Learn more about PowerShell script security
Applies to: Configuration Manager (current branch)
It's the administrator's responsibility to validate proposed PowerShell and PowerShell parameter usage in their environment. Here are some helpful resources to help educate administrators about the power of PowerShell and potential risk surfaces. This guidance is to help you mitigate potential risk surfaces and allow safe scripts to be used.
PowerShell Script Security
The Configuration Manager scripts feature lets you visually review and approve scripts. Another administrator can request that their script is allowed. Administrators should be aware PowerShell scripts can have obfuscated scripts. An obfuscated script could be malicious and difficult to detect with visual inspection during the script approval process. Visually review PowerShell scripts and use inspection tools to help detect suspicious script issues. These tools can't always determine the PowerShell author's intent, so it can bring attention to a suspicious script. However, the tools will require the administrator to judge if it's malicious or intentional script syntax.
- Familiarize yourself with PowerShell security guidance using the various links referenced below.
- Sign your scripts: Another method for keeping scripts secure is by having them vetted and then signed, before importing them for usage.
- Don't store secrets (such as passwords) in PowerShell scripts and learn more about how to handle secrets.
General information about PowerShell security
This collection of links was chosen to give Configuration Manager administrators a starting point for learning about PowerShell script security recommendations.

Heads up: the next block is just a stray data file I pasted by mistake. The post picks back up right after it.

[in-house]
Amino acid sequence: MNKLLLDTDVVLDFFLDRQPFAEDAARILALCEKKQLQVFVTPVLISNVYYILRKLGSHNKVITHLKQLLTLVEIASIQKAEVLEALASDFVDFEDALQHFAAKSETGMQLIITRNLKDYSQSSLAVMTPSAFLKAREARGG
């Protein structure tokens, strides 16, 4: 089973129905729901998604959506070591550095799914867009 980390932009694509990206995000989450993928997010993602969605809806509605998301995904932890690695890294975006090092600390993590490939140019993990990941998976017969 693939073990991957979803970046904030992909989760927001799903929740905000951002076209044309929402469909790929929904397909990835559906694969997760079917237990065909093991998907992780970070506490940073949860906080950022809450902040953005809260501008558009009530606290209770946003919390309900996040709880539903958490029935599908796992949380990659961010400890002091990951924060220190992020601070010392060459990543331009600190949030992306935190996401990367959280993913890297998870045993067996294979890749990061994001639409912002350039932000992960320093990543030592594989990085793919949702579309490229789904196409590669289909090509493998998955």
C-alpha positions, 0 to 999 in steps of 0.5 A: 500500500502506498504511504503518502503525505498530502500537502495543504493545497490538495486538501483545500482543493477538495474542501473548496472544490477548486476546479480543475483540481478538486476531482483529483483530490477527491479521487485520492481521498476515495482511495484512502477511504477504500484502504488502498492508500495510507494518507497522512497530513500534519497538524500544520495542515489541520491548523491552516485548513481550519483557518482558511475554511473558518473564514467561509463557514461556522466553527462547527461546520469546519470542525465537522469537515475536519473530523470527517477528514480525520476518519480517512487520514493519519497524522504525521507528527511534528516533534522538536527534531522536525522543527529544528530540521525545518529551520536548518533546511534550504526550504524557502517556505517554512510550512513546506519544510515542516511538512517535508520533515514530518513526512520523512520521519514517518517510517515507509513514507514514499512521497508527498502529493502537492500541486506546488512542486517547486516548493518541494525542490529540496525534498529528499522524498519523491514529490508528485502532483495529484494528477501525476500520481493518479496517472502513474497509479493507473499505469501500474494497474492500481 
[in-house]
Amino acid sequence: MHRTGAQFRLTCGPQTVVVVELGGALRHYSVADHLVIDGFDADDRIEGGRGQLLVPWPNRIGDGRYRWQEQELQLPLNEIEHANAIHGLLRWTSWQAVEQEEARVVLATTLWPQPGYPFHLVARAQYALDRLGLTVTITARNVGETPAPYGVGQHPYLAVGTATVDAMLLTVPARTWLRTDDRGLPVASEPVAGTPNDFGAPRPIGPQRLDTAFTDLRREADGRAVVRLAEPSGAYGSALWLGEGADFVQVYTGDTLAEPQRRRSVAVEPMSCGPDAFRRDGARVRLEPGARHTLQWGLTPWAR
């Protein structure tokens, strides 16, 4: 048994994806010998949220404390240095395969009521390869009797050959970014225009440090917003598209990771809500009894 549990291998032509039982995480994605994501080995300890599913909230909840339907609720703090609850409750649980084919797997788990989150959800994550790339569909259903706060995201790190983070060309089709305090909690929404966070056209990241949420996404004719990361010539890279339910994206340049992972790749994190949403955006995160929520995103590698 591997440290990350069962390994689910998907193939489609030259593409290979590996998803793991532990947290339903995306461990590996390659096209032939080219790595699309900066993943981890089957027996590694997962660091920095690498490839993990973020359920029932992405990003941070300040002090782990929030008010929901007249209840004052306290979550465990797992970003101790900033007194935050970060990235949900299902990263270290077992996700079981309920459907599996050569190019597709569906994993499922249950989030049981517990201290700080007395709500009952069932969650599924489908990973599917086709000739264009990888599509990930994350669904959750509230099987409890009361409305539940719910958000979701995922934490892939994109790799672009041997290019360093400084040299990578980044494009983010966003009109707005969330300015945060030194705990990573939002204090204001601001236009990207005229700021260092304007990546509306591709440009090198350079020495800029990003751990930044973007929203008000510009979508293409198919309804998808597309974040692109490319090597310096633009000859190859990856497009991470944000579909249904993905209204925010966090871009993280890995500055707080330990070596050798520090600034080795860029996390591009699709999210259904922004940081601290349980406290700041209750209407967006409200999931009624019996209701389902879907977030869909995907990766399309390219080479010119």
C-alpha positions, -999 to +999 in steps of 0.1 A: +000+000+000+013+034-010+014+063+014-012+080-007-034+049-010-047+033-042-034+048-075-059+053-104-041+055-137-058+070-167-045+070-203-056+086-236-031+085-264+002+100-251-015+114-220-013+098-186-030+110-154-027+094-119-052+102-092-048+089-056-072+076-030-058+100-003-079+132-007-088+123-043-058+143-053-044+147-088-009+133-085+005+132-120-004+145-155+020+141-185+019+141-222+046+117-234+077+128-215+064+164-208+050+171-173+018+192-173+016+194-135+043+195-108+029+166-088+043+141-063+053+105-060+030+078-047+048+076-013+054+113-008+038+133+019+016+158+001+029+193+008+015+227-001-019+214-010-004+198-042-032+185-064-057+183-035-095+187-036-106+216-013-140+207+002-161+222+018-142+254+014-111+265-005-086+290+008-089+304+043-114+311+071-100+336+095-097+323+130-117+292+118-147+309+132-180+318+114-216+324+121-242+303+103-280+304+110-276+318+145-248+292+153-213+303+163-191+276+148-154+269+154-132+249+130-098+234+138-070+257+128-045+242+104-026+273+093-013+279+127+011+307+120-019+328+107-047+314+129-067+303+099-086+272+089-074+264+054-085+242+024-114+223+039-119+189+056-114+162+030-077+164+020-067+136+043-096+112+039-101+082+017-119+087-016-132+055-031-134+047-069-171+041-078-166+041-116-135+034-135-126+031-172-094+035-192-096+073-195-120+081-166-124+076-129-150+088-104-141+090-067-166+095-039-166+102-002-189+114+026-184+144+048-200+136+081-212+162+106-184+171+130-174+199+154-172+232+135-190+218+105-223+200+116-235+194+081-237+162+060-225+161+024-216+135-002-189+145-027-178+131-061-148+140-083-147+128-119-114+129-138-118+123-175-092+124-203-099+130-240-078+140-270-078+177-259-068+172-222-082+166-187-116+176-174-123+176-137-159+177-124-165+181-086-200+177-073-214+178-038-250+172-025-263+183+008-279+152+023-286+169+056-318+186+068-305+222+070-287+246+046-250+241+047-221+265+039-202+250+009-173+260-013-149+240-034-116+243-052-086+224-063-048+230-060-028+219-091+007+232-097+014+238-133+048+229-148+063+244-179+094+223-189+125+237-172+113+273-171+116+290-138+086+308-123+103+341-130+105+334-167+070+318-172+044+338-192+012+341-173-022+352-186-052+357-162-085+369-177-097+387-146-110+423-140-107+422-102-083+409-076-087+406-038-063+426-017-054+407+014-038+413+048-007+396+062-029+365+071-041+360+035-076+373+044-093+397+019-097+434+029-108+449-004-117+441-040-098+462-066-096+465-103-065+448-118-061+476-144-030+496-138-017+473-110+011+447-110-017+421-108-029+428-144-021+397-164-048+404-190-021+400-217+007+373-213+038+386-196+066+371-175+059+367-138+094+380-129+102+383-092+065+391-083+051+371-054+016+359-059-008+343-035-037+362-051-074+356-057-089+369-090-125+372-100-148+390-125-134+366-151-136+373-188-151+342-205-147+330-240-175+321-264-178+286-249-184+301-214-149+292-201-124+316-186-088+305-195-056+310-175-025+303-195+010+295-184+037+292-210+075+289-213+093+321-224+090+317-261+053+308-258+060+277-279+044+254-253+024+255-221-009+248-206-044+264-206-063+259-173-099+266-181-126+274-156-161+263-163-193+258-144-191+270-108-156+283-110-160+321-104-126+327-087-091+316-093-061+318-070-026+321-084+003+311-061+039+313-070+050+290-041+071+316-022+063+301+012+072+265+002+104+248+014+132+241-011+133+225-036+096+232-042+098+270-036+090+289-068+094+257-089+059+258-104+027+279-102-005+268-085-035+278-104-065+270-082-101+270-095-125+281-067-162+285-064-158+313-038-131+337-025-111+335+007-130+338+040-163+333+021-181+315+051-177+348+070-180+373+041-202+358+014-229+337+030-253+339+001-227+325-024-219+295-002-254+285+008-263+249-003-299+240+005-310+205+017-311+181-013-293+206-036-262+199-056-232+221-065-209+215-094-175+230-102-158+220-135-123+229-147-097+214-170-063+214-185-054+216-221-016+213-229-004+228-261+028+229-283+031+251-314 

PowerShell parameters security
Passing parameters is a way to have flexibility with your scripts and defer decisions until run time. It also opens up another risk surface.
The following list includes recommendations to prevent malicious parameters or script injection:
- Only allow usage of pre-defined parameters.
- Use the regular expression feature, to validate parameters that are allowed.
- Example: If only a certain range of values are allowed, use a regular expression to check for only those characters or values that can make up the range.
- Validating parameters can help prevent users trying use certain characters that can be escaped, like quotes. There can be multiple types of quotes, so using regular expressions to validate which characters you've decided are permissible is often easier than trying to define all the inputs that not permissible.
- Use the PowerShell module "injection hunter" in the PowerShell Gallery.
- There can be false positives, so look for intent when something is flagged as suspicious to determine if it's a real issue or not.
- Microsoft Visual Studio has a script analyzer, that can assist with checking PowerShell syntax.
The following video titled: "DEF CON 25 - Lee Holmes - Get $pwnd: Attacking Battle Hardened Windows Server" gives an overview of the types of issues that you can secure against (especially the section 12:20 to 17:50):
The following list includes general recommendations for PowerShell administrators:
- Deploy the latest version of PowerShell, such as version 5 or later, which is built into Windows 10 or later. You can also deploy the Windows Management Framework.
- Enable, and collect PowerShell logs, optionally including Protected Event Logging. Incorporate these logs into your signatures, hunting, and incident response workflows.
- Implement Just Enough Administration on high-value systems to eliminate or reduce unconstrained administrative access to those systems.
- Deploy Windows Defender Application Control policies to allow pre-approved administrative tasks to use the full capability of the PowerShell language, while limiting interactive and unapproved use to a limited subset of the PowerShell language.
- Deploy Windows 10 or later to give your antivirus provider full access to all content (including content generated or de-obfuscated at runtime) processed by Windows Scripting Hosts including PowerShell.